Cervical Sagittal Range of Motion as a Predictor of Symptom Severity in Cervical Spondylotic Myelopathy

    loading  Checking for direct PDF access through Ovid

Abstract

Study Design.

A retrospective review of radiographic data and functional outcomes.

Objective.

The aim of this study was to evaluate whether myelopathy symptom severity upon presentation corresponds to sagittal plane alignment or nonmyelopathy symptoms, such as pain, in patients with cervical spondylotic myelopathy (CSM).

Summary of Background Data.

Cervical sagittal balance is an important parameter in the outcome of surgical reconstruction. However, the effect of sagittal alignment on symptom severity in patients who have not undergone spine surgery is not well defined.

Methods.

A consecutive series of CSM patients was identified at an academic institution. Preoperative radiographs were analyzed for sagittal vertical axis (C2SVA), C7 slope (C7S), C2-C7 angle in neutral (C27N), flexion (C27F), and extension (C27E), and range of motion (C27ROM). Neutral alignment was categorized as lordotic, kyphotic, or sigmoid/straight. Outcomes collected were SF-12, neck disability index, arm pain, neck pain, and modified JOA (mJOA). Pearson coefficients determined correlations between radiographic and outcome parameters. Multivariate regression evaluated predictive factors of mJOA.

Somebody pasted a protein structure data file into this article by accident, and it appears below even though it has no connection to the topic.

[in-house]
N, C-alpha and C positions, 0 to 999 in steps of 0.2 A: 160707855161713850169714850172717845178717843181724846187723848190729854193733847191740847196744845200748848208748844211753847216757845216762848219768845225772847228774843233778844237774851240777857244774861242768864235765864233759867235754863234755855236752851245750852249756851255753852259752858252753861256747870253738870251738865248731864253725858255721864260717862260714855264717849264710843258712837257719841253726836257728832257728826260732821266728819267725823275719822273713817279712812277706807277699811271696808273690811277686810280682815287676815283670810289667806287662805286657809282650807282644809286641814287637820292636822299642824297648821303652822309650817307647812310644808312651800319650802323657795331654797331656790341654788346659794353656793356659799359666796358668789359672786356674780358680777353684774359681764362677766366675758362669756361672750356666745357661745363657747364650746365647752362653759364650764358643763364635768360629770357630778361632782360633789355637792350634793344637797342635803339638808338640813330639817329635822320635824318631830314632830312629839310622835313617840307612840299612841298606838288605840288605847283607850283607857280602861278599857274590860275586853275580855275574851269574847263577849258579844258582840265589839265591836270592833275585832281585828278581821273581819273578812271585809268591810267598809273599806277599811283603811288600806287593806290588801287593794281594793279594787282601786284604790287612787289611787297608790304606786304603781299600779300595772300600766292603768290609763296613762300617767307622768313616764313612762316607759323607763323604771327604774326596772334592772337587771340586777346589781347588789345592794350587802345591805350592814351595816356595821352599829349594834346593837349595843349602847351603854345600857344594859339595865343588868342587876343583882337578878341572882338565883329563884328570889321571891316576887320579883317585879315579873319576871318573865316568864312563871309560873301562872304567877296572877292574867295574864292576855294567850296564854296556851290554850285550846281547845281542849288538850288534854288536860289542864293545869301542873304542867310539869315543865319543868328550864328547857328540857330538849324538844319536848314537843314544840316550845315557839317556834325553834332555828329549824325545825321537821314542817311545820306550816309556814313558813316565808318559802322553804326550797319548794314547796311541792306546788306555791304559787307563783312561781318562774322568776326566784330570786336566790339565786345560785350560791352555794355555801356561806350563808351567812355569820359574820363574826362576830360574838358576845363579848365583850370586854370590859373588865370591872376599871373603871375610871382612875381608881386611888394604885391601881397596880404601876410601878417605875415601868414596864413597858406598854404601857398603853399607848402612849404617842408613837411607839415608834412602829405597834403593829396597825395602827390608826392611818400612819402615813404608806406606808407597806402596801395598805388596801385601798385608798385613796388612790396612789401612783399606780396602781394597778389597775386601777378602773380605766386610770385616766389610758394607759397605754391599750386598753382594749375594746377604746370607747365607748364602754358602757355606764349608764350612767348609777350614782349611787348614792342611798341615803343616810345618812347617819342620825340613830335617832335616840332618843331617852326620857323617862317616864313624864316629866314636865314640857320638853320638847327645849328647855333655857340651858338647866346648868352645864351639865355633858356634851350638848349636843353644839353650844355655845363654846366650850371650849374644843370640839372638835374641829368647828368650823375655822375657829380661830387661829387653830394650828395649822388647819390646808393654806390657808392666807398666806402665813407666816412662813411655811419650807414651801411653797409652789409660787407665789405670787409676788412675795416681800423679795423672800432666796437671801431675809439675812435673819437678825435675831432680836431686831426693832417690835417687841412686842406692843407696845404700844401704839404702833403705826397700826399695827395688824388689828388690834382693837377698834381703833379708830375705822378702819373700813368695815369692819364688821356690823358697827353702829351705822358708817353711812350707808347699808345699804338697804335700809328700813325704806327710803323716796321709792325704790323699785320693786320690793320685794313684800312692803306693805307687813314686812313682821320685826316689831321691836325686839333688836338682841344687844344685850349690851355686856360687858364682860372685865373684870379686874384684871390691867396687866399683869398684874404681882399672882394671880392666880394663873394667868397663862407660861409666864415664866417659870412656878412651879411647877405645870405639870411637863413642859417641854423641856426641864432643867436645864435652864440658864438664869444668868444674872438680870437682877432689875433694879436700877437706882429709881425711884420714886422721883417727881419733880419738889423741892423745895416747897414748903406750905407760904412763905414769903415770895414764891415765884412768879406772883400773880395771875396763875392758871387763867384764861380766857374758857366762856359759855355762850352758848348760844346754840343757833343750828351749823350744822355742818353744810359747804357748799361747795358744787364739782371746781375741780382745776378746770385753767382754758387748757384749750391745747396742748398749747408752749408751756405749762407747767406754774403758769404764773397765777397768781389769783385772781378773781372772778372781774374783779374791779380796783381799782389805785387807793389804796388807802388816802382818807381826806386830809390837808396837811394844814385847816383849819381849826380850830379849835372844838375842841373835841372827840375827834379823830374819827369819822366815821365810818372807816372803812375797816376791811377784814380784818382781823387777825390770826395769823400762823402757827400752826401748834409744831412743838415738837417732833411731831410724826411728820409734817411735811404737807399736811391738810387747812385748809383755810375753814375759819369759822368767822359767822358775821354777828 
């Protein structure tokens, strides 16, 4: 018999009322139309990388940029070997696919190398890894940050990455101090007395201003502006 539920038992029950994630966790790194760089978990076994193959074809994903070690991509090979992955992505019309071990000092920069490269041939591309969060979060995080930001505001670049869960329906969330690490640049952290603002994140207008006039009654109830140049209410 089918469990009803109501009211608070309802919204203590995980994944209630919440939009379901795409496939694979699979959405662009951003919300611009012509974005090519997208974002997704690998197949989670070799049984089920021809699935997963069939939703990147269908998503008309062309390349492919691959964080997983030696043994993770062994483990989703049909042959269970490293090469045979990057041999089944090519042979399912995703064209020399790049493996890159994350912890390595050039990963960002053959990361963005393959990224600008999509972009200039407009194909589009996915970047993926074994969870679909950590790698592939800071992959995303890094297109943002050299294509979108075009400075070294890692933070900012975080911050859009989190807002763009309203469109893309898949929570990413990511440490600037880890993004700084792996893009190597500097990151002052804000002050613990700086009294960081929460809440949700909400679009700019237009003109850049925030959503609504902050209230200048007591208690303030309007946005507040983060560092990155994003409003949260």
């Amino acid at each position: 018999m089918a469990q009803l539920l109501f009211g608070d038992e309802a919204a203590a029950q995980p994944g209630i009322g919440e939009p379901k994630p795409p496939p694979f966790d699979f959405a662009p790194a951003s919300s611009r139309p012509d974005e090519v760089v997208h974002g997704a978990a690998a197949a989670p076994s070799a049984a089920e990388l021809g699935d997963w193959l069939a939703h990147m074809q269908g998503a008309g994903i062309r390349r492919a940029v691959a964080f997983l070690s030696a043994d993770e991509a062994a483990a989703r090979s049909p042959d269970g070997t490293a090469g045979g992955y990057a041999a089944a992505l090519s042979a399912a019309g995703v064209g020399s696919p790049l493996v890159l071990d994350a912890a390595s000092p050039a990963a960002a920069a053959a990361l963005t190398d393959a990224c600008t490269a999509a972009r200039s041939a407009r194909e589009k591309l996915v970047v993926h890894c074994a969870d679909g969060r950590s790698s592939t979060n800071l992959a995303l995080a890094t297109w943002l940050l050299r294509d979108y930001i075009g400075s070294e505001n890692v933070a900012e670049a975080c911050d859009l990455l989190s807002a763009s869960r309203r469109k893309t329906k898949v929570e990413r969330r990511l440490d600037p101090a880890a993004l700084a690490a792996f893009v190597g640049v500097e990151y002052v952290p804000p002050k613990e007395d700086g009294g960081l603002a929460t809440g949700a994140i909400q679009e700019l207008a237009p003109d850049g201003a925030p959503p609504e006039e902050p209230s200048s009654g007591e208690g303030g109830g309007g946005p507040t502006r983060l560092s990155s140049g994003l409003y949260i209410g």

Results.

Radiographic parameters did not correlate with pain. Increasing age, smaller C27ROM, and smaller flexion angles correlated to lower (more severe) baseline mJOA scores. ROM (and not static alignment) was the only significant predictor of mJOA in the multivariate regression. Despite significant radiographic differences between lordotic, kyphotic, and sigmoid/straight alignment groups, myelopathy severity did not differ between these groups.

Conclusion.

Static, neutral alignment, including SVA and lordosis, did not correlate with myelopathy or pain symptoms. Greater C27ROM and increased maximal flexion corresponded to milder myelopathy symptoms, suggesting that patients with myelopathy may compensate for cervical stenosis with hyperflexion, similar to that which is observed in the lumbar spine. In a CSM patient population, dynamic motion and compensatory deformities may play a more significant role in myelopathy symptom severity than what can be discerned from standard, neutral position radiographs.

Conclusion.

Level of Evidence: 3

Related Topics

    loading  Loading Related Articles